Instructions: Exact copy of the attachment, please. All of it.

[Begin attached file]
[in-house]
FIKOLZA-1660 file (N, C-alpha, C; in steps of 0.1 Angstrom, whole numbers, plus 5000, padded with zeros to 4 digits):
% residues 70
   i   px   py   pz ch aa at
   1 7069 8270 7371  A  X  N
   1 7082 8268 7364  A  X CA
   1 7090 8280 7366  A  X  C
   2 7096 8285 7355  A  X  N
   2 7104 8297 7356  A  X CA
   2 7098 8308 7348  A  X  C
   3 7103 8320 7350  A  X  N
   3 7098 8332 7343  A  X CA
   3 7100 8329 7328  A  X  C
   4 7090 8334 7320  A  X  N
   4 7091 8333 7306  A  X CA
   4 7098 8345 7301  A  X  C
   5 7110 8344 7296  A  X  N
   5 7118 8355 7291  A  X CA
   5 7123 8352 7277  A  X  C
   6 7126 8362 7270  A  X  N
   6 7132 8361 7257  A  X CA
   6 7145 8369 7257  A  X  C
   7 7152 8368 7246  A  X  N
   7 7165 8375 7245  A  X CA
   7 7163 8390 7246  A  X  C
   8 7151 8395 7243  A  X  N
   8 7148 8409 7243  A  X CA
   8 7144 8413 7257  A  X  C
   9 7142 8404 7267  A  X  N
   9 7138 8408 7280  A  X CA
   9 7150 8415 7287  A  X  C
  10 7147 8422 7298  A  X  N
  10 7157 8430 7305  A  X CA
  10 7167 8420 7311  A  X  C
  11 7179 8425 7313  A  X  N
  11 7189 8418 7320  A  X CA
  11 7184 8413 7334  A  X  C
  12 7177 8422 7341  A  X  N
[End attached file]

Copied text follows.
[in-house]
FIKOLZA-1660 file (N, C-alpha, C; in steps of 0.1 Angstrom, whole numbers, plus 5000, padded with zeros to 4 digits):
% residues 70
   i   px   py   pz ch aa at
   1 7069 8270 7371  A  X  N
   1 7082 8268 7364  A  X CA
   1 7090 8280 7366  A  X  C
   2 7096 8285 7355  A  X  N
   2 7104 8297 7356  A  X CA
   2 7098 8308 7348  A  X  C
   3 7103 8320 7350  A  X  N
   3 7098 8332 7343  A  X CA
   3 7100 8329 7328  A  X  C
   4 7090 8334 7320  A  X  N
   4 7091 8333 7306  A  X CA
   4 7098 8345 7301  A  X  C
   5 7110 8344 7296  A  X  N
   5 7118 8355 7291  A  X CA
   5 7123 8352 7277  A  X  C
   6 7126 8362 7270  A  X  N
   6 7132 8361 7257  A  X CA
   6 7145 8369 7257  A  X  C
   7 7152 8368 7246  A  X  N
   7 7165 8375 7245  A  X CA
   7 7163 8390 7246  A  X  C
   8 7151 8395 7243  A  X  N
   8 7148 8409 7243  A  X CA
   8 7144 8413 7257  A  X  C
   9 7142 8404 7267  A  X  N
   9 7138 8408 7280  A  X CA
   9 7150 8415 7287  A  X  C
  10 7147 8422 7298  A  X  N
  10 7157 8430 7305  A  X CA
  10 7167 8420 7311  A  X  C
  11 7179 8425 7313  A  X  N
  11 7189 8418 7320  A  X CA
  11 7184 8413 7334  A  X  C
  12 7177 8422 7341  A  X  N